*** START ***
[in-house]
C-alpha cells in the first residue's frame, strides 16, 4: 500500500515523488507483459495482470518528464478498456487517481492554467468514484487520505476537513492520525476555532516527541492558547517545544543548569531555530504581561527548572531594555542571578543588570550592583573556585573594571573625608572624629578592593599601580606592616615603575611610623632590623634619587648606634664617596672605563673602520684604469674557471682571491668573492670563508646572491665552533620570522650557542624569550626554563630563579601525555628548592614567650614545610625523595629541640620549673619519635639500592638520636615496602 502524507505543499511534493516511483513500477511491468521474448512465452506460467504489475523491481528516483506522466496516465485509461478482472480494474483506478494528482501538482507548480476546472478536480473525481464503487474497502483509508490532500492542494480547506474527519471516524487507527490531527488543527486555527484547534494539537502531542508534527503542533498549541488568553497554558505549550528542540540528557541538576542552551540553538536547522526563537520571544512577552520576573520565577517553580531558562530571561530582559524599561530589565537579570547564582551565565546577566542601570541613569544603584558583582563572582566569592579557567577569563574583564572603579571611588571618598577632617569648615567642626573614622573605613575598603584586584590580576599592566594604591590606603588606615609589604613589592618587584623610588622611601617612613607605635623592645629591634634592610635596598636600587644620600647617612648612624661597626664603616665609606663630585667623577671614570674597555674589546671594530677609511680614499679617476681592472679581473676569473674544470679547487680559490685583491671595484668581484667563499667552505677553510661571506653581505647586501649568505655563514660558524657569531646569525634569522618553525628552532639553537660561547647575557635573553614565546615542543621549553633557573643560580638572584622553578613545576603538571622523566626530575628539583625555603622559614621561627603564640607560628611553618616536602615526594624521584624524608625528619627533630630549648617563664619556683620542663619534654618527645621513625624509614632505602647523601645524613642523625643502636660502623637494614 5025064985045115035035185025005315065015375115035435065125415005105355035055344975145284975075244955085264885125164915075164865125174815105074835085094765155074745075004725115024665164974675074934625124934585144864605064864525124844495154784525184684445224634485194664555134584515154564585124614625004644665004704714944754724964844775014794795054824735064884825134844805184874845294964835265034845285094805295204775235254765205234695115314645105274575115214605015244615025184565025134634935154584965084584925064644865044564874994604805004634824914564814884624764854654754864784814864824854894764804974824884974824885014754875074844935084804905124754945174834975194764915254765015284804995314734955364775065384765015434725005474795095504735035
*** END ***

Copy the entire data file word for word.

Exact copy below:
[in-house]
C-alpha cells in the first residue's frame, strides 16, 4: 500500500515523488507483459495482470518528464478498456487517481492554467468514484487520505476537513492520525476555532516527541492558547517545544543548569531555530504581561527548572531594555542571578543588570550592583573556585573594571573625608572624629578592593599601580606592616615603575611610623632590623634619587648606634664617596672605563673602520684604469674557471682571491668573492670563508646572491665552533620570522650557542624569550626554563630563579601525555628548592614567650614545610625523595629541640620549673619519635639500592638520636615496602 502524507505543499511534493516511483513500477511491468521474448512465452506460467504489475523491481528516483506522466496516465485509461478482472480494474483506478494528482501538482507548480476546472478536480473525481464503487474497502483509508490532500492542494480547506474527519471516524487507527490531527488543527486555527484547534494539537502531542508534527503542533498549541488568553497554558505549550528542540540528557541538576542552551540553538536547522526563537520571544512577552520576573520565577517553580531558562530571561530582559524599561530589565537579570547564582551565565546577566542601570541613569544603584558583582563572582566569592579557567577569563574583564572603579571611588571618598577632617569648615567642626573614622573605613575598603584586584590580576599592566594604591590606603588606615609589604613589592618587584623610588622611601617612613607605635623592645629591634634592610635596598636600587644620600647617612648612624661597626664603616665609606663630585667623577671614570674597555674589546671594530677609511680614499679617476681592472679581473676569473674544470679547487680559490685583491671595484668581484667563499667552505677553510661571506653581505647586501649568505655563514660558524657569531646569525634569522618553525628552532639553537660561547647575557635573553614565546615542543621549553633557573643560580638572584622553578613545576603538571622523566626530575628539583625555603622559614621561627603564640607560628611553618616536602615526594624521584624524608625528619627533630630549648617563664619556683620542663619534654618527645621513625624509614632505602647523601645524613642523625643502636660502623637494614 5025064985045115035035185025005315065015375115035435065125415005105355035055344975145284975075244955085264885125164915075164865125174815105074835085094765155074745075004725115024665164974675074934625124934585144864605064864525124844495154784525184684445224634485194664555134584515154564585124614625004644665004704714944754724964844775014794795054824735064884825134844805184874845294964835265034845285094805295204775235254765205234695115314645105274575115214605015244615025184565025134634935154584965084584925064644865044564874994604805004634824914564814884624764854654754864784814864824854894764804974824884974824885014754875074844935084804905124754945174834975194764915254765015284804995314734955364775065384765015434725005474795095504735035